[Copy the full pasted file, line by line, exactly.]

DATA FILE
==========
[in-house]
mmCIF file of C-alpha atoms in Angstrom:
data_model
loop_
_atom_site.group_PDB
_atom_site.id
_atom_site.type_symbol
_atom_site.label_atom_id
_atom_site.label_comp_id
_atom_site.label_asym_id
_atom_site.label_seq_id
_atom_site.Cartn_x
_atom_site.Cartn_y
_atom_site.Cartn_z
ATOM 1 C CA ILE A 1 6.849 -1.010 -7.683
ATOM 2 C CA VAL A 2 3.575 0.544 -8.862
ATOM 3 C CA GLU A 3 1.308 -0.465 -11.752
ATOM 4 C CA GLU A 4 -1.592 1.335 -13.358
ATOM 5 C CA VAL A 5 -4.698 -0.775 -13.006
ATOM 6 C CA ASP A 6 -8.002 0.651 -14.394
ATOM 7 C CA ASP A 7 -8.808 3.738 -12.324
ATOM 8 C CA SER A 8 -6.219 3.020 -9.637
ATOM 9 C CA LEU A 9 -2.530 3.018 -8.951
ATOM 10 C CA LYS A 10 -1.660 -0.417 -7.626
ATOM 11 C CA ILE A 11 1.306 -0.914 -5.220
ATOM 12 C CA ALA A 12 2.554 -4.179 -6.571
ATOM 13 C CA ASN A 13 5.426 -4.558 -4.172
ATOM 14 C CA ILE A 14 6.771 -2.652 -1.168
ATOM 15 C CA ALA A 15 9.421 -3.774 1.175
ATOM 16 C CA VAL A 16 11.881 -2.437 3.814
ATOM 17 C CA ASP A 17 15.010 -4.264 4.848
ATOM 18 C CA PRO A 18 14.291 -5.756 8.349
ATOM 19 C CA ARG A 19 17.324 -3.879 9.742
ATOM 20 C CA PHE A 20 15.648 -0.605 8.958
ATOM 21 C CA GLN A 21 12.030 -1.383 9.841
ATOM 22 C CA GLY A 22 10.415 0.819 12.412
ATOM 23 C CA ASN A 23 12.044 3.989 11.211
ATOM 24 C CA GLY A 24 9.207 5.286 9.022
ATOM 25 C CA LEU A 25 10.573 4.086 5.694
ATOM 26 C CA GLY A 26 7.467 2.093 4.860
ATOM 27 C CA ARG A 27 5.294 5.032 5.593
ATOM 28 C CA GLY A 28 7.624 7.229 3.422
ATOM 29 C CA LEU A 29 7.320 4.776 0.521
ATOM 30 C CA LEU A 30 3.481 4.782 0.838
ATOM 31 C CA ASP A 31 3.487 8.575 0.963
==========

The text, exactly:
[in-house]
mmCIF file of C-alpha atoms in Angstrom:
data_model
loop_
_atom_site.group_PDB
_atom_site.id
_atom_site.type_symbol
_atom_site.label_atom_id
_atom_site.label_comp_id
_atom_site.label_asym_id
_atom_site.label_seq_id
_atom_site.Cartn_x
_atom_site.Cartn_y
_atom_site.Cartn_z
ATOM 1 C CA ILE A 1 6.849 -1.010 -7.683
ATOM 2 C CA VAL A 2 3.575 0.544 -8.862
ATOM 3 C CA GLU A 3 1.308 -0.465 -11.752
ATOM 4 C CA GLU A 4 -1.592 1.335 -13.358
ATOM 5 C CA VAL A 5 -4.698 -0.775 -13.006
ATOM 6 C CA ASP A 6 -8.002 0.651 -14.394
ATOM 7 C CA ASP A 7 -8.808 3.738 -12.324
ATOM 8 C CA SER A 8 -6.219 3.020 -9.637
ATOM 9 C CA LEU A 9 -2.530 3.018 -8.951
ATOM 10 C CA LYS A 10 -1.660 -0.417 -7.626
ATOM 11 C CA ILE A 11 1.306 -0.914 -5.220
ATOM 12 C CA ALA A 12 2.554 -4.179 -6.571
ATOM 13 C CA ASN A 13 5.426 -4.558 -4.172
ATOM 14 C CA ILE A 14 6.771 -2.652 -1.168
ATOM 15 C CA ALA A 15 9.421 -3.774 1.175
ATOM 16 C CA VAL A 16 11.881 -2.437 3.814
ATOM 17 C CA ASP A 17 15.010 -4.264 4.848
ATOM 18 C CA PRO A 18 14.291 -5.756 8.349
ATOM 19 C CA ARG A 19 17.324 -3.879 9.742
ATOM 20 C CA PHE A 20 15.648 -0.605 8.958
ATOM 21 C CA GLN A 21 12.030 -1.383 9.841
ATOM 22 C CA GLY A 22 10.415 0.819 12.412
ATOM 23 C CA ASN A 23 12.044 3.989 11.211
ATOM 24 C CA GLY A 24 9.207 5.286 9.022
ATOM 25 C CA LEU A 25 10.573 4.086 5.694
ATOM 26 C CA GLY A 26 7.467 2.093 4.860
ATOM 27 C CA ARG A 27 5.294 5.032 5.593
ATOM 28 C CA GLY A 28 7.624 7.229 3.422
ATOM 29 C CA LEU A 29 7.320 4.776 0.521
ATOM 30 C CA LEU A 30 3.481 4.782 0.838
ATOM 31 C CA ASP A 31 3.487 8.575 0.963